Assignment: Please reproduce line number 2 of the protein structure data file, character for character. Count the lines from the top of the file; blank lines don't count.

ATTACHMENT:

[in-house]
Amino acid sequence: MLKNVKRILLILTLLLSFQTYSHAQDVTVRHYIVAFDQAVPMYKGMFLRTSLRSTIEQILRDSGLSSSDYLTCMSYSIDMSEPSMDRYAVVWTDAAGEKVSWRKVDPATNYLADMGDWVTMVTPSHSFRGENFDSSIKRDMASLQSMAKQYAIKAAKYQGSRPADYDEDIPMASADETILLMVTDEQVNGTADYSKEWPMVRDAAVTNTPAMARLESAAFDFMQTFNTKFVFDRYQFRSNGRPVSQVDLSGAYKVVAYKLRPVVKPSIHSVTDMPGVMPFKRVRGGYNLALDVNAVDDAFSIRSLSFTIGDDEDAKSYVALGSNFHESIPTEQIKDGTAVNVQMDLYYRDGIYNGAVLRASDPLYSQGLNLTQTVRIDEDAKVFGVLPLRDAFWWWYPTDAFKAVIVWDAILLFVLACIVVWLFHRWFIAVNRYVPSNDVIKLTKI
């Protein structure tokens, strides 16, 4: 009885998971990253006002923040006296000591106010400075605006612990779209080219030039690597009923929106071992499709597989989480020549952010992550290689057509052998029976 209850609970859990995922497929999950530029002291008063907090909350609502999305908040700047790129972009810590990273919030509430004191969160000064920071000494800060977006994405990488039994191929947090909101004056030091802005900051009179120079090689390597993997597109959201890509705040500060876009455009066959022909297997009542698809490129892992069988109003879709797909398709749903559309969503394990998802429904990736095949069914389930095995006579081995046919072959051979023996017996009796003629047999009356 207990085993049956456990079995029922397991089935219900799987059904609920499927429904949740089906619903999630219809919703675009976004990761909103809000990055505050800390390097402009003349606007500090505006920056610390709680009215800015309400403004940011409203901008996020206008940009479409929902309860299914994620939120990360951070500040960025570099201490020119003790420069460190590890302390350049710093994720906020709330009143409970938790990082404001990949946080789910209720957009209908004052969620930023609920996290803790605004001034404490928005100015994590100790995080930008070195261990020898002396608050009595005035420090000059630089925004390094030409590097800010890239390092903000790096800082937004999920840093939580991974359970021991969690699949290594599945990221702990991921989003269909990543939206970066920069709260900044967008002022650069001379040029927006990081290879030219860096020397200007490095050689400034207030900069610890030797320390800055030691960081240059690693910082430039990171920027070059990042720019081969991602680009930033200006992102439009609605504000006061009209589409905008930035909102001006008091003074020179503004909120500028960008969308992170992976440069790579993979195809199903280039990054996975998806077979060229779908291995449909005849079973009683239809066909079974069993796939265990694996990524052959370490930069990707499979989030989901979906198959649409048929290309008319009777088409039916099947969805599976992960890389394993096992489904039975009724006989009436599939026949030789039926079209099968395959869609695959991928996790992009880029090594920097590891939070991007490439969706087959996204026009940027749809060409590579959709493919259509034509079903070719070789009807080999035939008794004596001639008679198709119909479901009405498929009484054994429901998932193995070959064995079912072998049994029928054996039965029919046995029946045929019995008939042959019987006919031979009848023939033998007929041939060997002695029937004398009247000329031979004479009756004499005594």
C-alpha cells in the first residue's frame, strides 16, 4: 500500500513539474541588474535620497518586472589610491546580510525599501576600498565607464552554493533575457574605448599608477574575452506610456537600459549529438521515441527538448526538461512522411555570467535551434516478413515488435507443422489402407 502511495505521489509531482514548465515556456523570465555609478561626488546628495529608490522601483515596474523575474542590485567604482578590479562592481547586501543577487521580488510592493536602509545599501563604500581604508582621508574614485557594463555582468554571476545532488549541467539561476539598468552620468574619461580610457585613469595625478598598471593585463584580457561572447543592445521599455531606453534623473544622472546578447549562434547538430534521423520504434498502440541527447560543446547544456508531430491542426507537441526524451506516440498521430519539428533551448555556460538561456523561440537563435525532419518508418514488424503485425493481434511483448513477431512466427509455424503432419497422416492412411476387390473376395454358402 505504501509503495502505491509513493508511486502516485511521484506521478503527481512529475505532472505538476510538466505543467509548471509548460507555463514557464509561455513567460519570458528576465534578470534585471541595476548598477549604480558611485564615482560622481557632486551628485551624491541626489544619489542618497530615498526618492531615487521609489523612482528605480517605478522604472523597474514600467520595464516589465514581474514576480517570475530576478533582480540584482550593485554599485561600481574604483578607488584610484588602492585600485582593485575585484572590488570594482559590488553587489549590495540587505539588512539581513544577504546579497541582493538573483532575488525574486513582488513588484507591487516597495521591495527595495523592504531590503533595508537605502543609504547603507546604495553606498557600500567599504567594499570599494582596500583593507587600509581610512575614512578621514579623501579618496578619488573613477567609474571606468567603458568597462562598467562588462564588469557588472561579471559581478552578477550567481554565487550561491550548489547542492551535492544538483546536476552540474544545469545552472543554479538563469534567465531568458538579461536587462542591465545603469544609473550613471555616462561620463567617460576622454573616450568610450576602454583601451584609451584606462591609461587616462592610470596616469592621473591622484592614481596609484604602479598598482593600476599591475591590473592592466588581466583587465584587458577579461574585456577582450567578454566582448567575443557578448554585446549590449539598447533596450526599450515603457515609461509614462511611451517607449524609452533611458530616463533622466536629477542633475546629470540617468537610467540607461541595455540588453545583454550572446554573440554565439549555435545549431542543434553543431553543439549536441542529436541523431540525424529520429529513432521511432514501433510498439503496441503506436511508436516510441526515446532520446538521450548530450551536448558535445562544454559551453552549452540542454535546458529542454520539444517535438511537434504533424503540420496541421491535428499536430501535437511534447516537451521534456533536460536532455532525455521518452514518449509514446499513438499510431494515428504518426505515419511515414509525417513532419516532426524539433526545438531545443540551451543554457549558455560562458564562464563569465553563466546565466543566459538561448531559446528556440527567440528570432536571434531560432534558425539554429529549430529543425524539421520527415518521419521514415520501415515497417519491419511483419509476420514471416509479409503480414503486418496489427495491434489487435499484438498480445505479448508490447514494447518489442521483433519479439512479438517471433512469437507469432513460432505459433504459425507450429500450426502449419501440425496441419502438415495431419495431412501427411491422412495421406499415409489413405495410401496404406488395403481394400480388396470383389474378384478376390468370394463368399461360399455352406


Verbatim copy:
Amino acid sequence: MLKNVKRILLILTLLLSFQTYSHAQDVTVRHYIVAFDQAVPMYKGMFLRTSLRSTIEQILRDSGLSSSDYLTCMSYSIDMSEPSMDRYAVVWTDAAGEKVSWRKVDPATNYLADMGDWVTMVTPSHSFRGENFDSSIKRDMASLQSMAKQYAIKAAKYQGSRPADYDEDIPMASADETILLMVTDEQVNGTADYSKEWPMVRDAAVTNTPAMARLESAAFDFMQTFNTKFVFDRYQFRSNGRPVSQVDLSGAYKVVAYKLRPVVKPSIHSVTDMPGVMPFKRVRGGYNLALDVNAVDDAFSIRSLSFTIGDDEDAKSYVALGSNFHESIPTEQIKDGTAVNVQMDLYYRDGIYNGAVLRASDPLYSQGLNLTQTVRIDEDAKVFGVLPLRDAFWWWYPTDAFKAVIVWDAILLFVLACIVVWLFHRWFIAVNRYVPSNDVIKLTKI